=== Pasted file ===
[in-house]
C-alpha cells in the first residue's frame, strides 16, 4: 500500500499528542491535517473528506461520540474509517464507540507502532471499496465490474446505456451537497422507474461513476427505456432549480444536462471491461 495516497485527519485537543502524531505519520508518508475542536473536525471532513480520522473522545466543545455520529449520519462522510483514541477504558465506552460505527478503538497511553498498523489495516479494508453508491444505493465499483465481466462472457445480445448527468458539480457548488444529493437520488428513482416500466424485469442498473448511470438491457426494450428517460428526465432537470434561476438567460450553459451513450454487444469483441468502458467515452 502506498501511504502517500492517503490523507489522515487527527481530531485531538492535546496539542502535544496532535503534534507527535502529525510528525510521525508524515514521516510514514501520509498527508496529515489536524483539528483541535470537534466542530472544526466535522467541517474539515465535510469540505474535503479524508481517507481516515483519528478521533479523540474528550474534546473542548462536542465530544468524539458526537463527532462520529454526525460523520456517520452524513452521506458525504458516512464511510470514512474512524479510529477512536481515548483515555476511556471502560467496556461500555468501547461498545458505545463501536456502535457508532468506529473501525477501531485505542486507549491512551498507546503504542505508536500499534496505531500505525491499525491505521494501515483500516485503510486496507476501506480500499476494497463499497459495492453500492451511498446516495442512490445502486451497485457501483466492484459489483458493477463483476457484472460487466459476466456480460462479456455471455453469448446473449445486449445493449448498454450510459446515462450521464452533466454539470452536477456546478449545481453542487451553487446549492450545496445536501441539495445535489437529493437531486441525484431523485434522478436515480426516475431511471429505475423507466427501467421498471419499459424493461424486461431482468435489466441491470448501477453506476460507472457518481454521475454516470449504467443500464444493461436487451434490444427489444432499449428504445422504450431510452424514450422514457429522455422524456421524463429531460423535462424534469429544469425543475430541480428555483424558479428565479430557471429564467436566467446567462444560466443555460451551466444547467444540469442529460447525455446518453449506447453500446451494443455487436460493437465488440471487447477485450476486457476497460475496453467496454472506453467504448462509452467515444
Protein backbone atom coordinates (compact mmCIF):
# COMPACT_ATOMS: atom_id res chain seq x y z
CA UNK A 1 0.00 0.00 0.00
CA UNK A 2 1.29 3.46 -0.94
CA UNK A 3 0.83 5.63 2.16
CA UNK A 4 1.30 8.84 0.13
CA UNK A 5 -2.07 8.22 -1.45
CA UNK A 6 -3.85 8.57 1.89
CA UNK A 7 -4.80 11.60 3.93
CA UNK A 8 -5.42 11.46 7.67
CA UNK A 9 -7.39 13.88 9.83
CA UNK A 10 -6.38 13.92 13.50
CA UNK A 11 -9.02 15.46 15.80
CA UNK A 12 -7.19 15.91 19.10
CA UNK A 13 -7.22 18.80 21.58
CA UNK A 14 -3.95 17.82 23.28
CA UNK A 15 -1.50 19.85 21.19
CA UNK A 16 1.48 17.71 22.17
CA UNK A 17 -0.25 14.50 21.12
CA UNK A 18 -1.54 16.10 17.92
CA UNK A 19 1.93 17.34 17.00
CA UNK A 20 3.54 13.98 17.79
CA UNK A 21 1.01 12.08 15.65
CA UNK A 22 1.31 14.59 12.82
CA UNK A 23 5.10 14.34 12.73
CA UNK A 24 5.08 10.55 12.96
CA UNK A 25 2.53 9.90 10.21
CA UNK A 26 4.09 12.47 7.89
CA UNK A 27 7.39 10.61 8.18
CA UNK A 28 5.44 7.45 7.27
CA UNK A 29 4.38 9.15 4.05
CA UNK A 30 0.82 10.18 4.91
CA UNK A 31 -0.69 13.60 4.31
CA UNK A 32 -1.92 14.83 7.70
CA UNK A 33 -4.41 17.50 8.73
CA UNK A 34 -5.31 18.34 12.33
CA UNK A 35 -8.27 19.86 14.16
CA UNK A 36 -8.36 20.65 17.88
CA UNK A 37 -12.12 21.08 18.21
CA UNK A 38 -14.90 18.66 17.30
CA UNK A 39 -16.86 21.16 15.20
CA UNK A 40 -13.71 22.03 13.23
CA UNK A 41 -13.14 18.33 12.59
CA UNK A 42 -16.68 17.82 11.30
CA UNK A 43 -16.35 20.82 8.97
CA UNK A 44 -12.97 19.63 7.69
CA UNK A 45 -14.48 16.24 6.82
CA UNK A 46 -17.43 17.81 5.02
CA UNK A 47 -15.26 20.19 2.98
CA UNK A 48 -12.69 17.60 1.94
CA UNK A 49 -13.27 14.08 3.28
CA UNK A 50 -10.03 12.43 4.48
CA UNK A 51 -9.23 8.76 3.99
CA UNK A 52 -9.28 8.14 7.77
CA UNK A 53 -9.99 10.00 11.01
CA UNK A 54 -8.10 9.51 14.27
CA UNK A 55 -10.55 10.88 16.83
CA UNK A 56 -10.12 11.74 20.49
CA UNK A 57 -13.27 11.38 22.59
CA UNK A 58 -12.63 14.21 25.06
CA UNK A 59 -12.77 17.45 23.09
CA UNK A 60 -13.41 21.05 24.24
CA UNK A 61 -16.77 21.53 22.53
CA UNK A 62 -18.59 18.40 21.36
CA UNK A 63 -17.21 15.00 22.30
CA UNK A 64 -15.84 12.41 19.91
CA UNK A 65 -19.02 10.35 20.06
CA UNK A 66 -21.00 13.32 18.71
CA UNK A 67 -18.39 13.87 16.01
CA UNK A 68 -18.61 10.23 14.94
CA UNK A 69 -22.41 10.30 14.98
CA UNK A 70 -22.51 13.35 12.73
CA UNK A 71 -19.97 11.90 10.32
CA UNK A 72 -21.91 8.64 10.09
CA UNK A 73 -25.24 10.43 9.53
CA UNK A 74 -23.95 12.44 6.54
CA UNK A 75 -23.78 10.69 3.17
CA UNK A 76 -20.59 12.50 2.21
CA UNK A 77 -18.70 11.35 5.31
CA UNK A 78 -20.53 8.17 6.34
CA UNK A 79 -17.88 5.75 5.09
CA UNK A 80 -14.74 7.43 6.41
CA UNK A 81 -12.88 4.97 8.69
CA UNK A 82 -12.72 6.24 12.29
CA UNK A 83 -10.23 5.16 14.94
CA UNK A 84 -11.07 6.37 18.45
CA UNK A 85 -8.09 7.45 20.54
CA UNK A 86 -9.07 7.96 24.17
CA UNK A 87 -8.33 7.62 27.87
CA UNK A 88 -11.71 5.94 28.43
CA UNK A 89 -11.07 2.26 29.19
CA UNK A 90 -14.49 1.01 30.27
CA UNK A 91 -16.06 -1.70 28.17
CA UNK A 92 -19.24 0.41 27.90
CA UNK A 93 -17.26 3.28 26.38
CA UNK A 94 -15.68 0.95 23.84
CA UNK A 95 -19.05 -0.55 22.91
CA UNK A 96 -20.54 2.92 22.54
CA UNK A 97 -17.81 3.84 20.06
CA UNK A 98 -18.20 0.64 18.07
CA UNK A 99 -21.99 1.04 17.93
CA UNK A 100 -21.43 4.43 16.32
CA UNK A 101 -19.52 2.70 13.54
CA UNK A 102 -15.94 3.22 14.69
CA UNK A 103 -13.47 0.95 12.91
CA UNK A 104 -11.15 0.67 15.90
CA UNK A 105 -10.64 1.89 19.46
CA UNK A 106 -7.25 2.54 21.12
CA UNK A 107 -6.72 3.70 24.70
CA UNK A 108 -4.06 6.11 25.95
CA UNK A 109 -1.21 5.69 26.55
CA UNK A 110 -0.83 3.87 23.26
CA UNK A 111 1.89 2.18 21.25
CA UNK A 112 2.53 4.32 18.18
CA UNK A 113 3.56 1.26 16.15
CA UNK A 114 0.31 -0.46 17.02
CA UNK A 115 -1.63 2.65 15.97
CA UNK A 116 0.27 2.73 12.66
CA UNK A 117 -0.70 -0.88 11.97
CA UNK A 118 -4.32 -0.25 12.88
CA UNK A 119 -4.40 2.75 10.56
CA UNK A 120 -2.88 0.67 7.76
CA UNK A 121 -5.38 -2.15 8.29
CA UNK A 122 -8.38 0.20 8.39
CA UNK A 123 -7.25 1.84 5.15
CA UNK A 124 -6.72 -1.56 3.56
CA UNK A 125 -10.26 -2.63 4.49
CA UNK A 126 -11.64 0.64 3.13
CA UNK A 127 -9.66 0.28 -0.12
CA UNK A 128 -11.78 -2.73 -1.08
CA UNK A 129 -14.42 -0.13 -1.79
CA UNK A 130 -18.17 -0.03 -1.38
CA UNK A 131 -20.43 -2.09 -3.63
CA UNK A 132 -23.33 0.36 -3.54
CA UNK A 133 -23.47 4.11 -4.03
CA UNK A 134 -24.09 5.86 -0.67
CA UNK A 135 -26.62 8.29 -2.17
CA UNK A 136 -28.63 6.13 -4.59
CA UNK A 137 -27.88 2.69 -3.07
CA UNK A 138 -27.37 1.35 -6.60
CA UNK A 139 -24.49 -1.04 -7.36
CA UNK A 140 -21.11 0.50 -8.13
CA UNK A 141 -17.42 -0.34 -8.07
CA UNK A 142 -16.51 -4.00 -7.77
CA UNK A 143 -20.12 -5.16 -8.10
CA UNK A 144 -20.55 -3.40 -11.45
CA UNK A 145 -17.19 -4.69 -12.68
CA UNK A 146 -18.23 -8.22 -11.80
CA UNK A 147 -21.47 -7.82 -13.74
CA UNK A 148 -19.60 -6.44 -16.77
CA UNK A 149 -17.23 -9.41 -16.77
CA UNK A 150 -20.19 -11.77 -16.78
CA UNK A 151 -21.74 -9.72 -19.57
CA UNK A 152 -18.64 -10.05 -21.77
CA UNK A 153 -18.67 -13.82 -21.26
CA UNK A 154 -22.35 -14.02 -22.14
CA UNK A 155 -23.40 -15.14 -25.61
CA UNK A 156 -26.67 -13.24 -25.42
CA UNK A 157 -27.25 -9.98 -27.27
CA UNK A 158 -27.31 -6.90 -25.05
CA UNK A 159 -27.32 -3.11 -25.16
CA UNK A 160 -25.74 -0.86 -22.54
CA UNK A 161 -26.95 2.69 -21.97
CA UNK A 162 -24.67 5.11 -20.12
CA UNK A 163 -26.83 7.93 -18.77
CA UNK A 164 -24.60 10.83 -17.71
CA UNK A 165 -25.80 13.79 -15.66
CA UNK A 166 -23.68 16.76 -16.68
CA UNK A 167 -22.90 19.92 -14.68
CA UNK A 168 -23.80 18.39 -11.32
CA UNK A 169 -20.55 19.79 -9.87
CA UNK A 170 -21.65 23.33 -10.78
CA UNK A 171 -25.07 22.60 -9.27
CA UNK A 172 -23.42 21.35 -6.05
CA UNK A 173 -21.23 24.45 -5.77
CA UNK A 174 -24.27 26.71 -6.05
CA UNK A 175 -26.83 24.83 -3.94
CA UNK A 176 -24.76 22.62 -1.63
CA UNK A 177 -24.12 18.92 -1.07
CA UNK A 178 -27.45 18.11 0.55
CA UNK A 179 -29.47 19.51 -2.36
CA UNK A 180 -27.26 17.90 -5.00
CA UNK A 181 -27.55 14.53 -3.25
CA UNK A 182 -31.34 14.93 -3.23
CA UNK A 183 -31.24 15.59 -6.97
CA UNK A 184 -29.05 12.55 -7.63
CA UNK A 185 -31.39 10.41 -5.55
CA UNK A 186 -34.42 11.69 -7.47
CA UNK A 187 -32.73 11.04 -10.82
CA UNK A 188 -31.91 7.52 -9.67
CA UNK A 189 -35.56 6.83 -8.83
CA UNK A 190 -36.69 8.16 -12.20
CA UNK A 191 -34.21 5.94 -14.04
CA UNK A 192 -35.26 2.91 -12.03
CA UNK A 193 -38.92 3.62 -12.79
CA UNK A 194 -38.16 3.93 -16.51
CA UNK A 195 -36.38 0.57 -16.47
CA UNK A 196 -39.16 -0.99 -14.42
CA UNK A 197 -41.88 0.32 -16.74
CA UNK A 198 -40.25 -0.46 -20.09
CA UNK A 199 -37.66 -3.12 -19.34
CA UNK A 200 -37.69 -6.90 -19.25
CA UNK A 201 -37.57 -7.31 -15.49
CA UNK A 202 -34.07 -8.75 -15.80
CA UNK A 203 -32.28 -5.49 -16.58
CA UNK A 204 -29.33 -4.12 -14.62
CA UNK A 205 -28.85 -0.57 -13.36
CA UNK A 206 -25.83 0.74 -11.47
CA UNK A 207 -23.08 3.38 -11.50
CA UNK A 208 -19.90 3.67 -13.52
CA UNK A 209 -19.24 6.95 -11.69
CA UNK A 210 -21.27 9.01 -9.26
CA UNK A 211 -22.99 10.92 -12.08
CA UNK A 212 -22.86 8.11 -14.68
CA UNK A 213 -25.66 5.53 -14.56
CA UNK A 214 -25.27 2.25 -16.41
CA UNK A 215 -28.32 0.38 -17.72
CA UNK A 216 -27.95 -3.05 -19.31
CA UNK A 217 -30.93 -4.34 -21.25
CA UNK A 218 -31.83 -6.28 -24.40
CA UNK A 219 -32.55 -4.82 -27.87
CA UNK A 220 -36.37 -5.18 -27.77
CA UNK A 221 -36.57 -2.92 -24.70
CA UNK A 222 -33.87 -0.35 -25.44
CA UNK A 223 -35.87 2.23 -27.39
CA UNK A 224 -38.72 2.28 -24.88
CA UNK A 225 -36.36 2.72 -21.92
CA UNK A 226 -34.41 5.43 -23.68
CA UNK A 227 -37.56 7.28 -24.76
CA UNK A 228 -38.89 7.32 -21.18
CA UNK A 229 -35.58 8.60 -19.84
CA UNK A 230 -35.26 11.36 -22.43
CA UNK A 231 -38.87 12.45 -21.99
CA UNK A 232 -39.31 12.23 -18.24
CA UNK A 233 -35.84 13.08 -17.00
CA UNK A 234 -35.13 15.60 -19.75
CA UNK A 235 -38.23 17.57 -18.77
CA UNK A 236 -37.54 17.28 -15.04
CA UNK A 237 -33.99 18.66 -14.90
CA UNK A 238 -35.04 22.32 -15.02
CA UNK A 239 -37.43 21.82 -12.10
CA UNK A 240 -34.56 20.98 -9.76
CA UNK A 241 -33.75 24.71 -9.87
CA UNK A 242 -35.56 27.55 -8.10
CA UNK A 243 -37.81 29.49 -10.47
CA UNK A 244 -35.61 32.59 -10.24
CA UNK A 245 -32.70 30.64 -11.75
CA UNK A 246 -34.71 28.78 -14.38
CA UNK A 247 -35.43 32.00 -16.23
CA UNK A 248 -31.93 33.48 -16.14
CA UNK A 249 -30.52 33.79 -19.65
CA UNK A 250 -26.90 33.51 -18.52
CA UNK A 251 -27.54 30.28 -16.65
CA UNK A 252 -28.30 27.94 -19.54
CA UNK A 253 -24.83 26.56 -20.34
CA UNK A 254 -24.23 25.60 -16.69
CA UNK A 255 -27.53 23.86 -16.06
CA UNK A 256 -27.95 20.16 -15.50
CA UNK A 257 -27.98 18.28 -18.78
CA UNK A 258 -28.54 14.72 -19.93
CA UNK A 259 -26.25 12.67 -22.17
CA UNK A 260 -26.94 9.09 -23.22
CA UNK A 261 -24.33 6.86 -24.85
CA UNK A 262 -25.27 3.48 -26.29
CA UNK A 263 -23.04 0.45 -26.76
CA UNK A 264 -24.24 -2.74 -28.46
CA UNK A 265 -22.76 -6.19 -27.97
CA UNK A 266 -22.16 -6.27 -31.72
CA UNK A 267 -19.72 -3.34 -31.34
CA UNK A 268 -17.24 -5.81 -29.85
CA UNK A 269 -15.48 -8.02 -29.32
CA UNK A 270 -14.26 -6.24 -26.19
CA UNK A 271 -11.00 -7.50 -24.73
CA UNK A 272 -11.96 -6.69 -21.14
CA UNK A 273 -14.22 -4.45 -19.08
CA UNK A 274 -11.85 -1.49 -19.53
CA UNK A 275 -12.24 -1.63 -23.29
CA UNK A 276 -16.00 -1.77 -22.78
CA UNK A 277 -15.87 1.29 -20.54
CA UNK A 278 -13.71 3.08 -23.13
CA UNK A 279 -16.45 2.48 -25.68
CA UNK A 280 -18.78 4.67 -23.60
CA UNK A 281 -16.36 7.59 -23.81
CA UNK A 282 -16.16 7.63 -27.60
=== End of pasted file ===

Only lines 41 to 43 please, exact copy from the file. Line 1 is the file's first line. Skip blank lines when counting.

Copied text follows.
CA UNK A 37 -12.12 21.08 18.21
CA UNK A 38 -14.90 18.66 17.30
CA UNK A 39 -16.86 21.16 15.20